But perhaps we should. Because, despite sounding like a contender for the "film pitch that is least likely to see the light of day award", have you heard the one about George Clooney and Rabbi Steve Gutow?

    Gorgeous George and Rabbi Gutow were among the motley crew of politicians and activists who were arrested last week during a demonstration outside the Sudanese Embassy.

  • Lord Sacks and the Whale

    Simon Rocker
    Mar 13, 2012

    I’ve heard quite a few people comment on the Chief Rabbi’s recent Jewish Book Week conversation with mathematician Marcus du Sautoy.

    I can't see that the Chief dropped any theological bombshells, although he did say, when asked about Jonah and the Whale, “No one has ever read these stories in the Jewish tradition literally.”

    Anyway, you can hear the exchange yourself because there is now a video of it on the Book Week website.

  • Chicken fun, all day long

    Jennifer Lipman
    Mar 1, 2012

    This is one for anyone in need of a distraction from work or study.

    Rosh Pinah Primary School (incidentally, the institution where I started my academic life) have set up a wonderful site with a live feed to the class pet.

    The Rosh Pinah ChickCam offers the chance to monitor these adorable fluffy fellows throughout the day. Enjoy.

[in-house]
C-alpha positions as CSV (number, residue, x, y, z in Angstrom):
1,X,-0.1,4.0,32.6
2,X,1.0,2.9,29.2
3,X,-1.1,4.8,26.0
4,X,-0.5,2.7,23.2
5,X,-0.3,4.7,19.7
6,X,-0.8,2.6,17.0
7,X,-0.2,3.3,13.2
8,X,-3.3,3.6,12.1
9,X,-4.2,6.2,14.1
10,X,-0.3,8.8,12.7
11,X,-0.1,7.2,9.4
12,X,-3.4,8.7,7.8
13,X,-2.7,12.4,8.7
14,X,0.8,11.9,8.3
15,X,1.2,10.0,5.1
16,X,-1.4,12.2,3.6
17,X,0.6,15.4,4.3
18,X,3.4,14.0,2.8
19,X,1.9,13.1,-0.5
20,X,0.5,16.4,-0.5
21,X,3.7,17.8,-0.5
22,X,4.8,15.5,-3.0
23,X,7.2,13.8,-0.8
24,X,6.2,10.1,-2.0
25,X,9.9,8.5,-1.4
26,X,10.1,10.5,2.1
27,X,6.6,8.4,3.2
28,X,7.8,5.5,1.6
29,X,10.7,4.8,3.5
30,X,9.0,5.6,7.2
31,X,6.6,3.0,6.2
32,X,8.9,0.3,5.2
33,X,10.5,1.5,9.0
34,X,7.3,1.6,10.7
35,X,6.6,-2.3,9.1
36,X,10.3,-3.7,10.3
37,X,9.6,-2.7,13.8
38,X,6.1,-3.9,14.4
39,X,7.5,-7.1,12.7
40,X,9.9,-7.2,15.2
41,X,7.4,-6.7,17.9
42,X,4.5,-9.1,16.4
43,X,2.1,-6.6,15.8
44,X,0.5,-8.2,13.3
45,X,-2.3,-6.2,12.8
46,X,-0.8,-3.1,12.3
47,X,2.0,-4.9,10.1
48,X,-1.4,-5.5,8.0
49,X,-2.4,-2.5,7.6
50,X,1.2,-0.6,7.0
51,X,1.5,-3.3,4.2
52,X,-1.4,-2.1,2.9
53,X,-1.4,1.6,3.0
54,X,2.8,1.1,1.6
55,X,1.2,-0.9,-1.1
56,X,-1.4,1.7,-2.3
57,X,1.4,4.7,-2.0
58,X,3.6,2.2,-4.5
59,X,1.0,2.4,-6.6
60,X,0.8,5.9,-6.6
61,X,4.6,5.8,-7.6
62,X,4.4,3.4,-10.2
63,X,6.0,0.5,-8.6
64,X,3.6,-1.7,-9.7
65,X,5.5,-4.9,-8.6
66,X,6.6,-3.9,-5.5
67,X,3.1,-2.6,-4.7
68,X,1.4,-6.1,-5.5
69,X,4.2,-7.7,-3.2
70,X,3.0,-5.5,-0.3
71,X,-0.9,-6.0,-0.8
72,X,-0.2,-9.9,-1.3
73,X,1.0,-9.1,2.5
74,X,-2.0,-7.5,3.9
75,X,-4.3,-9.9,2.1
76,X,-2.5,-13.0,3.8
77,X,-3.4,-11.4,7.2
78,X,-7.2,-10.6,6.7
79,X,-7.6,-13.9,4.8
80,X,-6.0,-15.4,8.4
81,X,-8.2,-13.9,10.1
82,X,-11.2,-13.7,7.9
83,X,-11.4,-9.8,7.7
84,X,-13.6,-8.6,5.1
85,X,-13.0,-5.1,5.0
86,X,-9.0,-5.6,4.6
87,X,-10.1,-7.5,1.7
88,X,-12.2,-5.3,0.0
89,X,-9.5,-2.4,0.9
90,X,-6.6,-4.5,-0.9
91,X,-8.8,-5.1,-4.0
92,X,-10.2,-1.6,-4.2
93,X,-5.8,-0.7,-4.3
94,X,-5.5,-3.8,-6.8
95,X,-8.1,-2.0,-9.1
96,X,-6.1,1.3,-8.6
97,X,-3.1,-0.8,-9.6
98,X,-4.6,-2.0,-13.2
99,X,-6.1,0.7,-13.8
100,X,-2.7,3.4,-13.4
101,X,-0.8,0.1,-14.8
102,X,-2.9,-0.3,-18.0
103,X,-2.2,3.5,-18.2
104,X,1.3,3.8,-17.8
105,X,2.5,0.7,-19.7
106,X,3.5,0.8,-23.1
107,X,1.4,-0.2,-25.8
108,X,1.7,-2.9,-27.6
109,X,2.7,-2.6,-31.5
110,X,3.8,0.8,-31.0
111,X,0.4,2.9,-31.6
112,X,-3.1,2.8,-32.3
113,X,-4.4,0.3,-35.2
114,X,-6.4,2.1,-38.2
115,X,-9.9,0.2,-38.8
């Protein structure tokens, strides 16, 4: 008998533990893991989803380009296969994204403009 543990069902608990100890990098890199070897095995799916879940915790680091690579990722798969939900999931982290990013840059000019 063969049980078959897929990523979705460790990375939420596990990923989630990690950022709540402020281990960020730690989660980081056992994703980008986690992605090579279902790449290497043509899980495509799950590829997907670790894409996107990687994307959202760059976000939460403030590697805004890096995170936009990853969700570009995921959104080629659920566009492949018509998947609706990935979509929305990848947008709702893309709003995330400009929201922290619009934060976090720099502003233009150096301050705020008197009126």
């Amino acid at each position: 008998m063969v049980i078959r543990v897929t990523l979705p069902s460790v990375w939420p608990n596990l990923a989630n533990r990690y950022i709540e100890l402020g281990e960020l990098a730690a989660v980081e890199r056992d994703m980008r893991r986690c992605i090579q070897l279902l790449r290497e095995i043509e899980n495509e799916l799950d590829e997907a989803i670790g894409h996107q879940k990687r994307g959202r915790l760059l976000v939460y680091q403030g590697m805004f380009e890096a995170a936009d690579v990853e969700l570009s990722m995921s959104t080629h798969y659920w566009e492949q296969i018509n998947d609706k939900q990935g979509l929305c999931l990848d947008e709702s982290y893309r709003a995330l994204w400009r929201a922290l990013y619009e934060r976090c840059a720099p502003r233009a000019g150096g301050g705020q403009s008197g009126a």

• Extraordinary

    Jenni Frazer
    Feb 27, 2012

    The news last week that there had been multiple resignations from the office of Prime Minister Benjamin Netanyahu should have attracted rather more attention than it did. At least two of the resignations were whistleblowers who wanted to highlight the behaviour of a third colleague, the Prime Minister's bureau chief, Natan Eshel. Eshel has now resigned after admitting to sexual harassment of a female employee in the office.
    It really says something when the country's former president is in prison for multiple sexual harassment and rape, and still there are men who believe they can behave as inappropriately as they like towards women, secure in the illusion that they are untouchable because they are in positions of power.
    Eshel, plainly, learnt nothing from the Katzav affair. I do wonder, however, whether Mr Netanyahu himself has absorbed any useful lessons. He reserved his rage last week for his whistleblowing staffers because he had to learn about the Eshel situation from the media. Too much amour propre and not enough attention to what was going on, almost literally, under his nose.